Impacts of Channel Depth and Estuarine Stratification on Particle Aggregation and Deposition

Robin Lydia McLachlan1, Andrea S Ogston1, Mead A Allison2,3 and Diana Di Leonardo4, (1)University of Washington, School of Oceanography, Seattle, WA, United States, (2)Tulane University of Louisiana, New Orleans, United States, (3)Tulane University, River-Coastal Science and Engineering, New Orleans, United States, (4)The Water Institute of the Gulf, Baton Rouge, United States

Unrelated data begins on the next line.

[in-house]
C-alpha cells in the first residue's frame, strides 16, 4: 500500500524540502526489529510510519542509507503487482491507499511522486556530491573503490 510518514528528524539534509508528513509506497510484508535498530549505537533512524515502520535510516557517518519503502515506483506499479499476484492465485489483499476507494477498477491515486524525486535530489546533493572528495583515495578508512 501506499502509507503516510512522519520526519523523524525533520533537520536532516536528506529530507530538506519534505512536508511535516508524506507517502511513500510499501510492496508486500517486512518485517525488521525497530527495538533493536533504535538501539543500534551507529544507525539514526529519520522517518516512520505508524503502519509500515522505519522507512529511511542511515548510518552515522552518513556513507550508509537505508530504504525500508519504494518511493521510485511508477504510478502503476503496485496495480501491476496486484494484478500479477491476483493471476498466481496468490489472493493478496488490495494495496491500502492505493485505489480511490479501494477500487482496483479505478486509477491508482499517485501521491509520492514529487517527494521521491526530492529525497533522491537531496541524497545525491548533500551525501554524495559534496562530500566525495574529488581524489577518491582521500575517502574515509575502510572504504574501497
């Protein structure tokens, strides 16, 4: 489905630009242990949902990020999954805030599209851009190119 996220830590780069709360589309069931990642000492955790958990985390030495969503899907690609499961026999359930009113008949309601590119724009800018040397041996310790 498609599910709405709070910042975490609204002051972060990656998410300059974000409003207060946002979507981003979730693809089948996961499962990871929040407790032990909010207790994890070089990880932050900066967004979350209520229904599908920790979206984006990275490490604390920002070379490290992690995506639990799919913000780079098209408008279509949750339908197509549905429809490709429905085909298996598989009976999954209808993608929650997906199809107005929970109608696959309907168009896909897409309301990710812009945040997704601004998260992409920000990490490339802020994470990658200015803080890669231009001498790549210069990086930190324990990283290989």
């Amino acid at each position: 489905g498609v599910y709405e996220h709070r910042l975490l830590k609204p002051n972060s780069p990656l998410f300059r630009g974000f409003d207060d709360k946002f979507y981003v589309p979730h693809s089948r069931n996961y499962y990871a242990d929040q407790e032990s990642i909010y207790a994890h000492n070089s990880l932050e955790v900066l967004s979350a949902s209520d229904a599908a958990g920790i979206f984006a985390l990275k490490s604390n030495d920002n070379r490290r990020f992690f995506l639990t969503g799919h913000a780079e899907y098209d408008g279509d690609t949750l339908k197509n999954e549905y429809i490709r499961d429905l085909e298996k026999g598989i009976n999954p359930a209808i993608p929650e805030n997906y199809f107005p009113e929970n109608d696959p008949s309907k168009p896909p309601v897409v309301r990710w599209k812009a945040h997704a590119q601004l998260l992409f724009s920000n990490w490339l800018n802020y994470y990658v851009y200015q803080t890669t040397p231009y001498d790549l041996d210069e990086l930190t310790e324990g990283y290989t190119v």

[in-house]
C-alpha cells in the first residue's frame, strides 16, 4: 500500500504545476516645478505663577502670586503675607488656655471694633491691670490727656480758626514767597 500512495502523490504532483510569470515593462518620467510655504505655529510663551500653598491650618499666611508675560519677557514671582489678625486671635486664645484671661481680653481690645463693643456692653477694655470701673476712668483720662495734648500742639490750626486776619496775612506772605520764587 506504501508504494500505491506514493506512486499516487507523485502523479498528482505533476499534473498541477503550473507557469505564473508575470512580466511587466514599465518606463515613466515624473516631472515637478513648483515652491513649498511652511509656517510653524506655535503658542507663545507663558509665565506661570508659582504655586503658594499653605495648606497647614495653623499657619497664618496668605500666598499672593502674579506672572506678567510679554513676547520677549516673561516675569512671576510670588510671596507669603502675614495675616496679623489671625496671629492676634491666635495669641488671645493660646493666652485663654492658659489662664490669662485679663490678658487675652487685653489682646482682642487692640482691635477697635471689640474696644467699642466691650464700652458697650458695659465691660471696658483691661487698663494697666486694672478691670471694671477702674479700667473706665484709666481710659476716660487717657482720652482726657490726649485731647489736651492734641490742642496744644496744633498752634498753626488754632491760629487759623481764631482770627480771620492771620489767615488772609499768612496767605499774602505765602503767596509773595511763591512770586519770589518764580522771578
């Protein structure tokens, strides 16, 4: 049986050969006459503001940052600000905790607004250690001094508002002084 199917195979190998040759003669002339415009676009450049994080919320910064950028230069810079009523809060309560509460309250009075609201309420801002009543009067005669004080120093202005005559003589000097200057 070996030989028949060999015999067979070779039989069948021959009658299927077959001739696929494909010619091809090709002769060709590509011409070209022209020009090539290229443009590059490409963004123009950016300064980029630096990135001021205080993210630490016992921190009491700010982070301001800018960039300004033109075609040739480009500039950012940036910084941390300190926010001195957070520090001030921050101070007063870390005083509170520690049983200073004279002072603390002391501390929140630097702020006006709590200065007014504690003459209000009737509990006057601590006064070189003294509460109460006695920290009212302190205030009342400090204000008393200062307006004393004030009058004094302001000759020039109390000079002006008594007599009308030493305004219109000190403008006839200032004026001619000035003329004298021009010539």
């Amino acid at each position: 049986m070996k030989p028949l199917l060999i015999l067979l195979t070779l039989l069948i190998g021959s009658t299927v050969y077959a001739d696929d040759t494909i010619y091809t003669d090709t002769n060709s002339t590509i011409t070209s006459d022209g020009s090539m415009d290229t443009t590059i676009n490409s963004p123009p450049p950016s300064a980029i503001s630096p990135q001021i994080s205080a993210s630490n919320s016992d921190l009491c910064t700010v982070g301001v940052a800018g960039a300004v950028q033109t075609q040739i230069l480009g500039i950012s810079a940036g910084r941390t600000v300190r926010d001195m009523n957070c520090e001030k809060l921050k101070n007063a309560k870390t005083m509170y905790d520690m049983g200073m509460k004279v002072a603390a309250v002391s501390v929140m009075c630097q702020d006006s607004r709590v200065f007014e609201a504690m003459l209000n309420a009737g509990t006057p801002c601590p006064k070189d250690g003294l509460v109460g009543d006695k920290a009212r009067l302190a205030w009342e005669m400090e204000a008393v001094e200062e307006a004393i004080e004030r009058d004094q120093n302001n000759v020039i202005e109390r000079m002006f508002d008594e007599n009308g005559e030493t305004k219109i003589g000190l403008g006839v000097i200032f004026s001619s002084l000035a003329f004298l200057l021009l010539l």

Aggregation of suspended sediment promotes settling and deposition of fine particles and is enhanced by large particle concentrations, moderate shear stresses, and salinity. Thus, vertical profiles of suspended sediment, turbulence, and salinity influence where sediment can deposit. In-situ fluxes were measured along two distributaries within a tide-dominated, large tropical delta ̶ Vietnam’s Mekong Delta ̶ to determine the combined impacts of channel depth and estuarine stratification on sediment aggregation and deposition along a fluvial-to-estuarine reach. Vertical profiles were measured over a tidal cycle with CTD and LISST 100X casts, and suspended-particle size and settling were video recorded within an onboard settling chamber. These data show that aggregates were present throughout the study region, from the fresh tidal river to the saline estuary. Most particles >40 μm in diameter were aggregates with a lower effective density than their discrete constituents. During ebb and flood tidal phases, the shallower distributary channel hosted larger, faster-settling particles than the deeper channel. When estuarine conditions were present, the shallower channel was more vertically mixed, likely due to its lesser depth and freshwater flux, and, thus, saline water catalyzed aggregation more uniformly throughout the entire water column. These results suggest that suspended particles are more likely to deposit within relatively shallow channels, where aggregation is enhanced and settling distances are shorter. Additionally, continued dam installation along the Mekong River, and other large tropical rivers, will further promote aggregation, deposition, and channel infilling by decreasing the fluvial discharge and enhancing estuarine intrusion and vertical mixing.